BIG OR SMALL, BREVARD LOOKS TO REEL IN SCREEN TIME
“That doesn’t mean we’re not still going after movies, but the best value is episodic television production,” said Jennifer Pennypacker, president of Film Florida, a nonprofit association. “The incentive is to create jobs, and television creates the best opportunity.”
Film commissioners statewide have embarked on a unified effort to market scene-stealing landscapes, picture-worthy amenities and the oceanic waves and climate of the Sunshine State to the film industry. So far, that effort is paying off, including in Brevard, where the Kennedy Space Center has served as the backdrop for big-budget space-related movies, while other parts of the county have hosted television and movie productions and film documentaries.
“Transformers: Dark of the Moon,” for instance, filmed here in October 2010, pumped an estimated $10 million to $12 million into the Brevard County economy, said Space Coast Film Commissioner Bonnie King. Those dollars were spent on hotel stays, for food ordered at area restaurants and in paychecks received by local labor used during filming.
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King and other film commissioners tout a tax credit plan approved last year by the state Legislature for boosting Florida’s film industry appeal.
The program provides $254 million in transferable tax credits over five years. Production companies are eligible to receive tax credits for 20 percent of the money they spend in Florida. An extra 5 percent credit is available for family-friendly projects and another 5 percent for projects filmed during hurricane season.
Credits are available for movies and TV shows, documentaries, digital media projects, commercials and music videos. Film industry insiders say the credits are vital to helping Florida stay competitive with other states that offer generous incentive programs.
Those tax credits can be used in two ways, both of which benefit Florida business. Companies based in the state can use the credit to lower their state corporate taxes. Out-of-state companies that film here can sell the credits back to Florida companies. That allows the film companies to recoup some of their expenses and the buyers get the tax breaks at a discounted price. For instance, a film company that earned $100,000 in credits could sell those credits to a Florida company for $75,000. That company, in turn, could apply the entire $100,000 toward its corporate tax bill.
“The goal here is to shore up our legislative message and push for 2012,” said Liz Morgan, who handles public relations for Film Florida. “We go to Tallahassee and meet with lawmakers to support our incentives and improve our incentives program so we can bring more jobs, more work, more production to our state. And it’s the film industry, so there’s always networking and fun.”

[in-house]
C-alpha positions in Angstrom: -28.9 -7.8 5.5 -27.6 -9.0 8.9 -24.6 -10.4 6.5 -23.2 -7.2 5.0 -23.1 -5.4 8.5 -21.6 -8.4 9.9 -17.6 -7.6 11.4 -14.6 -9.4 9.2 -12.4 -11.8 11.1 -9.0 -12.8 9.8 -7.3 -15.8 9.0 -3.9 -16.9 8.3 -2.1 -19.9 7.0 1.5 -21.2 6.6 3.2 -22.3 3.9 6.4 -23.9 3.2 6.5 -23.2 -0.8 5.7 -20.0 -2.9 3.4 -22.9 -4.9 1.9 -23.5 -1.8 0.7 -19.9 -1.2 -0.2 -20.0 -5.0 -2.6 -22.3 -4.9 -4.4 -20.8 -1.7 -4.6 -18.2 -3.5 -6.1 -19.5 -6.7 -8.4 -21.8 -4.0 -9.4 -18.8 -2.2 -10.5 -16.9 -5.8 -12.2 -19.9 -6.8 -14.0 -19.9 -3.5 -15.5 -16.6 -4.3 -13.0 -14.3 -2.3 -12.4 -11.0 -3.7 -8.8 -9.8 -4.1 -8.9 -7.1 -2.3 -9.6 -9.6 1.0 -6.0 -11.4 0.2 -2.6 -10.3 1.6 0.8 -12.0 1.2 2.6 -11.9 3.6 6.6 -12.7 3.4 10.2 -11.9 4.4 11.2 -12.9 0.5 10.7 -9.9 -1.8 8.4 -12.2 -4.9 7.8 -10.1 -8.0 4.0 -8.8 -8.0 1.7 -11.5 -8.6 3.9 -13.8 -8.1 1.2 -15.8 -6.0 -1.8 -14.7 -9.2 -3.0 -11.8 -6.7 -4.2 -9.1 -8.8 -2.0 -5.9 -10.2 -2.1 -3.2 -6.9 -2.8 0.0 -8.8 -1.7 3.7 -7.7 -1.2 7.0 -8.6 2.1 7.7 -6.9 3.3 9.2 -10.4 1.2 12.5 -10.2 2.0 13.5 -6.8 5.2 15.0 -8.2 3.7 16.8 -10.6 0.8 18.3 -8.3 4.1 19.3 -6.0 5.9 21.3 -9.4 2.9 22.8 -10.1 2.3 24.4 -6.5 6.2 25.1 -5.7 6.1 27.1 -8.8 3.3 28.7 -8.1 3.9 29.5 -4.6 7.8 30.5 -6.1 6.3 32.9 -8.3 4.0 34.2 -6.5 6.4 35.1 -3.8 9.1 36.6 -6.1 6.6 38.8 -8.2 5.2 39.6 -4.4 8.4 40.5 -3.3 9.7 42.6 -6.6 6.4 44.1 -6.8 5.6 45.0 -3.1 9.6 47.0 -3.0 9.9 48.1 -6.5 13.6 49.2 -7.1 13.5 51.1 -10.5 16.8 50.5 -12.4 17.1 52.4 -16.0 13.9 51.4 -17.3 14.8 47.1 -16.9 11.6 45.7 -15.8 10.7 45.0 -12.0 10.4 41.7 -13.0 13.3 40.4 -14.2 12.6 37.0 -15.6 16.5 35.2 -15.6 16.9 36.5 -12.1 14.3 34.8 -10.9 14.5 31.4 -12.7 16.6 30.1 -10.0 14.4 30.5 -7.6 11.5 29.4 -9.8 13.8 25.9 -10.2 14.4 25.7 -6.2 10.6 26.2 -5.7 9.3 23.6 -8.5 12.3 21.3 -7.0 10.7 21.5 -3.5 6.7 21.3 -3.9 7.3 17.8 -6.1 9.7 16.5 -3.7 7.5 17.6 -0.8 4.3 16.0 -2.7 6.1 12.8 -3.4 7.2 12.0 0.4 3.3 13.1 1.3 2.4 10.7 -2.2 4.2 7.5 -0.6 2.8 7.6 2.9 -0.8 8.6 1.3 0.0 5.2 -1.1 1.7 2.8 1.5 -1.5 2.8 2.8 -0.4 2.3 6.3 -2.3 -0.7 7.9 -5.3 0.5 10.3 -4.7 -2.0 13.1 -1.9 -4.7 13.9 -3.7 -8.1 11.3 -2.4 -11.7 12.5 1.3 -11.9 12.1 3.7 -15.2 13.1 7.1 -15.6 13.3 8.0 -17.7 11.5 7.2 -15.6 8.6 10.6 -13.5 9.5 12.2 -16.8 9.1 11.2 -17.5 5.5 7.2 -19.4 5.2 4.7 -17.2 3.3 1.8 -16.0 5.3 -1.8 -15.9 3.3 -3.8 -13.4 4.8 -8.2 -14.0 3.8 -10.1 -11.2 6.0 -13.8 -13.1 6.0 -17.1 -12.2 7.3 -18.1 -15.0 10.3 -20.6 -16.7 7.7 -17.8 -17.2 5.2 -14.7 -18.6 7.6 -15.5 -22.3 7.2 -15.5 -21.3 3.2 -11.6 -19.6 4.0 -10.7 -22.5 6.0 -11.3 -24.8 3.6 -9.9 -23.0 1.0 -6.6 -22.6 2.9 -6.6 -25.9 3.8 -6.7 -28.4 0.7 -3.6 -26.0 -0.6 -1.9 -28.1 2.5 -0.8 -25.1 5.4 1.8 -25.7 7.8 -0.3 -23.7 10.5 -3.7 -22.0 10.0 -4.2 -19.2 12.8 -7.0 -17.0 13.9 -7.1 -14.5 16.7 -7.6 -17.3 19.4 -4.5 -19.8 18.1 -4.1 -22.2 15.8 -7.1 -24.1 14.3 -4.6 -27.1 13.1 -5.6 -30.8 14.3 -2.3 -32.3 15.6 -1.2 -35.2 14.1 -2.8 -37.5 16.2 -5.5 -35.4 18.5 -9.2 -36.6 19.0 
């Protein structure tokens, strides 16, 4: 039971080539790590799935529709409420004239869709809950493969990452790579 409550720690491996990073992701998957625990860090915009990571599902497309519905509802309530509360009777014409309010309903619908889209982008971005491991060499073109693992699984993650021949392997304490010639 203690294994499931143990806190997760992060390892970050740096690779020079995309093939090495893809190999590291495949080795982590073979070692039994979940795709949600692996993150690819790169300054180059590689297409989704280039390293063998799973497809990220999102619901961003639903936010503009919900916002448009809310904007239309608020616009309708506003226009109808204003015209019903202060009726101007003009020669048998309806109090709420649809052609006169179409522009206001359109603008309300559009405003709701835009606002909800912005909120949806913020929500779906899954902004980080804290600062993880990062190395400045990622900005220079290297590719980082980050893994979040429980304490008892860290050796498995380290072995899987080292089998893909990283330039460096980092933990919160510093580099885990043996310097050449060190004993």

Recent film projects have pumped millions of dollars in revenue to areas such as Jacksonville, which was the location for two John Travolta films, “Lonely Hearts” and “Basic,” and Clearwater, which was the setting for “A Dolphin’s Tale,” about a young dolphin named Winter who loses her tail.
“That paid off amazingly for us,” said Jennifer Parramore, film commissioner for St. Petersburg/Clearwater. “They spent about $18 million in the area, $2 million in hotels alone. But the long-term benefits came after the film premiered. People came to Clearwater in droves to see the Clear-water Marine Aquarium and the real Winter.”
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From that movie alone, Clearwater has reaped enough revenue to make plans for building a new aquarium. It also set up a second exhibit from movie props left behind after the filming wrapped, Parramore said.
Brevard County also has been backdrop for movie blockbusters such as “Armageddon,” “Space Cowboys,” “Contact” and “Apollo 13.” An episode of the A&E Channel show “Hoarders” recently filmed here. Next month, there are plans for a reality show video, King said. Also, in the past year, episodes of “Extreme Makeover: Home Edition,” “Supernanny” and a yet-unnamed show for the National Geographic network included scenes shot on the Space Coast.
“The Space Coast is great for our beaches, our location to the Orlando area, our surfing niche, wide beaches and the Kennedy Space Center,” King said. But there’s more: “Our swamps, our downtown areas that could be ‘Anywhere USA,’ we can be Ohio or a small town in Wisconsin. Sometimes our palm trees are needed, but many times on film we cannot be Florida, so palm trees would not be good. Our cruise port is a good location as well.”
Part of this week’s networking session focuses on various features communities across the state have to offer potential film productions. If you can’t lure the film yourself, at least do what you can to keep it in Florida, film commissioners said.
Brevard offers a bit of everything, King said.
’“You never know what the story may need,” she said. “Secluded woods to hide a body? We have it! A depressed area where maybe the big drug deal goes down? We have it! Old shopping centers that are a voice from yesterday? We have it! Biker bars? We have it! High-end neighborhoods, or developments where the houses all look alike — a '50s neighborhood? We have it! . . .”
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